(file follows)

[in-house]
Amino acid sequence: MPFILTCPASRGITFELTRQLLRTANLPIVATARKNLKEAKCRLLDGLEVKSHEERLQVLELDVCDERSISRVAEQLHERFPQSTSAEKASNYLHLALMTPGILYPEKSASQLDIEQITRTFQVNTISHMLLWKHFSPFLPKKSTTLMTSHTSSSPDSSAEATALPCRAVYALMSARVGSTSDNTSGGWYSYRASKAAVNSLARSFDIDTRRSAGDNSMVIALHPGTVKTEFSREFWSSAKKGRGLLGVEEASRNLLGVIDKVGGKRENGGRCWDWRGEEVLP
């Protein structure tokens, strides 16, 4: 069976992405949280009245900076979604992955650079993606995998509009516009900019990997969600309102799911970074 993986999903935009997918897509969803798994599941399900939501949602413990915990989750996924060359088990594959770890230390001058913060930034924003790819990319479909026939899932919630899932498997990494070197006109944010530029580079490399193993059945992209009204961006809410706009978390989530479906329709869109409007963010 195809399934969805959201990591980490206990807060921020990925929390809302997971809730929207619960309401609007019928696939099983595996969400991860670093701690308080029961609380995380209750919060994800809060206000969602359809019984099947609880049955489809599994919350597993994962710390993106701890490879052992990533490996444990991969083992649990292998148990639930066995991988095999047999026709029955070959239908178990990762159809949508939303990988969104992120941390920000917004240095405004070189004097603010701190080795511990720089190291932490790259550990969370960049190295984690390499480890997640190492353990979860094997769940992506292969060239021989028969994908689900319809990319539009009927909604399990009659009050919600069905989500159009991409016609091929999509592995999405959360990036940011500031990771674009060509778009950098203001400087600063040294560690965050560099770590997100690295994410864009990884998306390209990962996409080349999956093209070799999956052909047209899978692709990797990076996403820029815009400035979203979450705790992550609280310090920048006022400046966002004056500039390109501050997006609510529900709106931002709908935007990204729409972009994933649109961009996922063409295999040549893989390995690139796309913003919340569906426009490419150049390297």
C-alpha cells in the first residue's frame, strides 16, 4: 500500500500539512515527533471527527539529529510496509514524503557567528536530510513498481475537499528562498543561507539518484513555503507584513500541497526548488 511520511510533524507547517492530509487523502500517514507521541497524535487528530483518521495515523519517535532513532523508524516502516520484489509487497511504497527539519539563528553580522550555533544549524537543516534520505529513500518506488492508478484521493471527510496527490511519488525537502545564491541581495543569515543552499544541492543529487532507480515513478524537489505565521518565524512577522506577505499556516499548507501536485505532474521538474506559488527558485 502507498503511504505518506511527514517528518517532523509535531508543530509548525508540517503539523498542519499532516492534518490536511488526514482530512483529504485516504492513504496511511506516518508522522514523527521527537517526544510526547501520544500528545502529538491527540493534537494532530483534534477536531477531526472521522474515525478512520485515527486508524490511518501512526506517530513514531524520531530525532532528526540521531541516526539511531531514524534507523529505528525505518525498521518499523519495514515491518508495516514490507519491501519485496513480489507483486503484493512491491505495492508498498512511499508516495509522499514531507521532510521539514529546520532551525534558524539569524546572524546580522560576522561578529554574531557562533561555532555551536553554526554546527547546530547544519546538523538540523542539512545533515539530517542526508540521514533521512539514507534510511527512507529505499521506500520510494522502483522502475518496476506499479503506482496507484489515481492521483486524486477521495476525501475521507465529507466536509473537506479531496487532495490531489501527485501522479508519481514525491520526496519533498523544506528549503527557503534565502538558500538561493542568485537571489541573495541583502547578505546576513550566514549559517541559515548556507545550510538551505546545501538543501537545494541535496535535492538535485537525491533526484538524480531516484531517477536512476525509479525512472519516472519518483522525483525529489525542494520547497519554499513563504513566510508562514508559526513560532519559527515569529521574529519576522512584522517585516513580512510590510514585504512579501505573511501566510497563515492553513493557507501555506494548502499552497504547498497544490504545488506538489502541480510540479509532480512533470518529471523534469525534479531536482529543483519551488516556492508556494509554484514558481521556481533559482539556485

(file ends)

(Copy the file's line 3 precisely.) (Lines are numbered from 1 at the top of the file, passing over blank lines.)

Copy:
């Protein structure tokens, strides 16, 4: 069976992405949280009245900076979604992955650079993606995998509009516009900019990997969600309102799911970074 993986999903935009997918897509969803798994599941399900939501949602413990915990989750996924060359088990594959770890230390001058913060930034924003790819990319479909026939899932919630899932498997990494070197006109944010530029580079490399193993059945992209009204961006809410706009978390989530479906329709869109409007963010 195809399934969805959201990591980490206990807060921020990925929390809302997971809730929207619960309401609007019928696939099983595996969400991860670093701690308080029961609380995380209750919060994800809060206000969602359809019984099947609880049955489809599994919350597993994962710390993106701890490879052992990533490996444990991969083992649990292998148990639930066995991988095999047999026709029955070959239908178990990762159809949508939303990988969104992120941390920000917004240095405004070189004097603010701190080795511990720089190291932490790259550990969370960049190295984690390499480890997640190492353990979860094997769940992506292969060239021989028969994908689900319809990319539009009927909604399990009659009050919600069905989500159009991409016609091929999509592995999405959360990036940011500031990771674009060509778009950098203001400087600063040294560690965050560099770590997100690295994410864009990884998306390209990962996409080349999956093209070799999956052909047209899978692709990797990076996403820029815009400035979203979450705790992550609280310090920048006022400046966002004056500039390109501050997006609510529900709106931002709908935007990204729409972009994933649109961009996922063409295999040549893989390995690139796309913003919340569906426009490419150049390297």